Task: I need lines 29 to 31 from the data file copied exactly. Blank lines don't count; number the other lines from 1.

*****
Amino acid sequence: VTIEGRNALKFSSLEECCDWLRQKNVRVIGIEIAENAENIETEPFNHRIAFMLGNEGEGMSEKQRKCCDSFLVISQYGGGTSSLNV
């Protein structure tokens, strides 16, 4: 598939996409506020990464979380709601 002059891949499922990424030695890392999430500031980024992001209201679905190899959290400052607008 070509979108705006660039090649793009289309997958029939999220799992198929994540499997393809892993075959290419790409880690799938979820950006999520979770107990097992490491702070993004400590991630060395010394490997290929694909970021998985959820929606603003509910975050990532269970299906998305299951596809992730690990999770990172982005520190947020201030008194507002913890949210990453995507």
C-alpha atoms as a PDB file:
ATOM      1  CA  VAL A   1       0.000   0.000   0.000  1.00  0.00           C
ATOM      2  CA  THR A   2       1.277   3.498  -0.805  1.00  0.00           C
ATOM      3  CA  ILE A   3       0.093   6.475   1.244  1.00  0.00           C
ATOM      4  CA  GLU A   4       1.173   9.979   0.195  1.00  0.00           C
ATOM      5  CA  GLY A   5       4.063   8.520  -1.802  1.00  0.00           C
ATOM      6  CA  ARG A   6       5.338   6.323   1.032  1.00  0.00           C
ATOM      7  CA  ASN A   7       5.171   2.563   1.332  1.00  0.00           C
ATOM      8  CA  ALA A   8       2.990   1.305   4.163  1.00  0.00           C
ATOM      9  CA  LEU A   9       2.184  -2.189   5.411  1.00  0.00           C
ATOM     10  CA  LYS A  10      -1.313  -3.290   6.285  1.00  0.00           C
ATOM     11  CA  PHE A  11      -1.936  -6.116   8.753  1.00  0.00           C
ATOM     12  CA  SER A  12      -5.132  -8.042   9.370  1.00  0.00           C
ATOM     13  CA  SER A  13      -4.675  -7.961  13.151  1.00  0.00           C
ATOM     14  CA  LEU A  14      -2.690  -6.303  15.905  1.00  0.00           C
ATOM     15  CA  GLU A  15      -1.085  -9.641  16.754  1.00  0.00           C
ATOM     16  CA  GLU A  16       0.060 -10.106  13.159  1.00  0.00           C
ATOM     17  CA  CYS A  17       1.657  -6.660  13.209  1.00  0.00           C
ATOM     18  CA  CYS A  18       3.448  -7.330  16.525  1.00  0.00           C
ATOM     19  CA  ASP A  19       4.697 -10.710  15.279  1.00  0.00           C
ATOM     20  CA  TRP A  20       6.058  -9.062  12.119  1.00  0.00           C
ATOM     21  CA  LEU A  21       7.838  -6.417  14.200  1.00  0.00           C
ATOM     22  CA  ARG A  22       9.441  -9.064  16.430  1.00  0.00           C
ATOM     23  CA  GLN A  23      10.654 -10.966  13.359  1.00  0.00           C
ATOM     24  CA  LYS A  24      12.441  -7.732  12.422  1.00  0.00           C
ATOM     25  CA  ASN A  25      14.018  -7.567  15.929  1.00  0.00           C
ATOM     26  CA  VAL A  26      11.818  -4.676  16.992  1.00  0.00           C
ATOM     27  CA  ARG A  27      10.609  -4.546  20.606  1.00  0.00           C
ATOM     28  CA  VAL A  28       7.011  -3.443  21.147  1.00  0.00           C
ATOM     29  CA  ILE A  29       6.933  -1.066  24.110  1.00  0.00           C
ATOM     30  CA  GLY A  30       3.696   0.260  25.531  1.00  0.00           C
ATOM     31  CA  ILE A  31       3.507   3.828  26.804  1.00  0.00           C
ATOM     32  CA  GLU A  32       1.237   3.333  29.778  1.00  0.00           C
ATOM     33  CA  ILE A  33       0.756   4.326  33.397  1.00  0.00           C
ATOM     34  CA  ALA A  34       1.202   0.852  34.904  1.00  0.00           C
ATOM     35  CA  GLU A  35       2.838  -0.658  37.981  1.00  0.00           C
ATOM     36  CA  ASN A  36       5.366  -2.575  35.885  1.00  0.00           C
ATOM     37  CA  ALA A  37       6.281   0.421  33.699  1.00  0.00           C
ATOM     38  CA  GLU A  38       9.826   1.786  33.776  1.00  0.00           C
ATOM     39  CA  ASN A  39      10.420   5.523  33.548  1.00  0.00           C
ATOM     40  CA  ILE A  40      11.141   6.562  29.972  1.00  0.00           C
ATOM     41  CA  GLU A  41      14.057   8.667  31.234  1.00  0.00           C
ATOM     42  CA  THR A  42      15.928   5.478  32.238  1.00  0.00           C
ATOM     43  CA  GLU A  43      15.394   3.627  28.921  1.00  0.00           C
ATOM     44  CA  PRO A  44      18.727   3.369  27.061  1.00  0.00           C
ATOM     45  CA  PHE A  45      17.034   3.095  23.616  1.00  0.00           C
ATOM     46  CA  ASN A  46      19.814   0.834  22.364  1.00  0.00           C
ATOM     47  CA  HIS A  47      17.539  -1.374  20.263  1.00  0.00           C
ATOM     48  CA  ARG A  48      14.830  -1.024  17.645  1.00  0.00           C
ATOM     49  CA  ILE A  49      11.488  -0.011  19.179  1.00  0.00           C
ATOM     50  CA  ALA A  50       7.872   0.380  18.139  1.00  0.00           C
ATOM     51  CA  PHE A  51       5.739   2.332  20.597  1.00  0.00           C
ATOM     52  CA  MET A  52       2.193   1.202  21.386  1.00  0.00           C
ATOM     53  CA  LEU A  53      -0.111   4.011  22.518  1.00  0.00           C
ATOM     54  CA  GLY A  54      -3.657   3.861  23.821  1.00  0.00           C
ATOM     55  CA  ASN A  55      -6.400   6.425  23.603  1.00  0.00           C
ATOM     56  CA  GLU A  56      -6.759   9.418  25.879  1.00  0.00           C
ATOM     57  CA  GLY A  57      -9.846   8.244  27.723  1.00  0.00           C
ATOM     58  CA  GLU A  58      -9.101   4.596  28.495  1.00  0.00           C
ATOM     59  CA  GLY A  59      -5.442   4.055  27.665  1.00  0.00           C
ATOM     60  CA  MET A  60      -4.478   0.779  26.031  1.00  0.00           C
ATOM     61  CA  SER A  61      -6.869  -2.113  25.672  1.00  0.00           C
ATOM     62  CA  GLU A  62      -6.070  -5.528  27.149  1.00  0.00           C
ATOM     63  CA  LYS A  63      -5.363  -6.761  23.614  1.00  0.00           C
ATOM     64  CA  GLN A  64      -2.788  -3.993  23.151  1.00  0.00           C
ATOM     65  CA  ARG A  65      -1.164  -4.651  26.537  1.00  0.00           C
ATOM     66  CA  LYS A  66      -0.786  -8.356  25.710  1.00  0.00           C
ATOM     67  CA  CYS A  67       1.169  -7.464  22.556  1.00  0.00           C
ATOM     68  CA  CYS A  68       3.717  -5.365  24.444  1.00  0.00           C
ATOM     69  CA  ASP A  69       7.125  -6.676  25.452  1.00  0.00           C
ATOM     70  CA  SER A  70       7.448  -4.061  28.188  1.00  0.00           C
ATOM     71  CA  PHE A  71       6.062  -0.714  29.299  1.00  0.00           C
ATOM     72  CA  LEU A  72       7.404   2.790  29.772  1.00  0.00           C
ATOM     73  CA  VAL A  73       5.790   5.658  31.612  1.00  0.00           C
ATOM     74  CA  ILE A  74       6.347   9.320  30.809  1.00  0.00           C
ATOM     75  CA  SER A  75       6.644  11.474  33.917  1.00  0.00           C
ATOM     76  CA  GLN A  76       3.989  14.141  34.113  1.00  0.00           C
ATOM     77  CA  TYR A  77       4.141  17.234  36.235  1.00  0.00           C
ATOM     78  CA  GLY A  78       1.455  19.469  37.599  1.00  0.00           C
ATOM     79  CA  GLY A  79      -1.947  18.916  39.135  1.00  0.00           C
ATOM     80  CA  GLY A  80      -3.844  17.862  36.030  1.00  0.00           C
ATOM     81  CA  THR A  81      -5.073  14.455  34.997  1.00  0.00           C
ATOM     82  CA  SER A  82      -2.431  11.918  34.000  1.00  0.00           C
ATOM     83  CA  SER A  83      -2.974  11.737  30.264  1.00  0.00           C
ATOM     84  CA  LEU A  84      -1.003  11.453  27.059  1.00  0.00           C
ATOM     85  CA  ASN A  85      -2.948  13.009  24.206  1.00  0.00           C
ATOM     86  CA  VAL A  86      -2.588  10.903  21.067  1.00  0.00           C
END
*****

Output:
ATOM     26  CA  VAL A  26      11.818  -4.676  16.992  1.00  0.00           C
ATOM     27  CA  ARG A  27      10.609  -4.546  20.606  1.00  0.00           C
ATOM     28  CA  VAL A  28       7.011  -3.443  21.147  1.00  0.00           C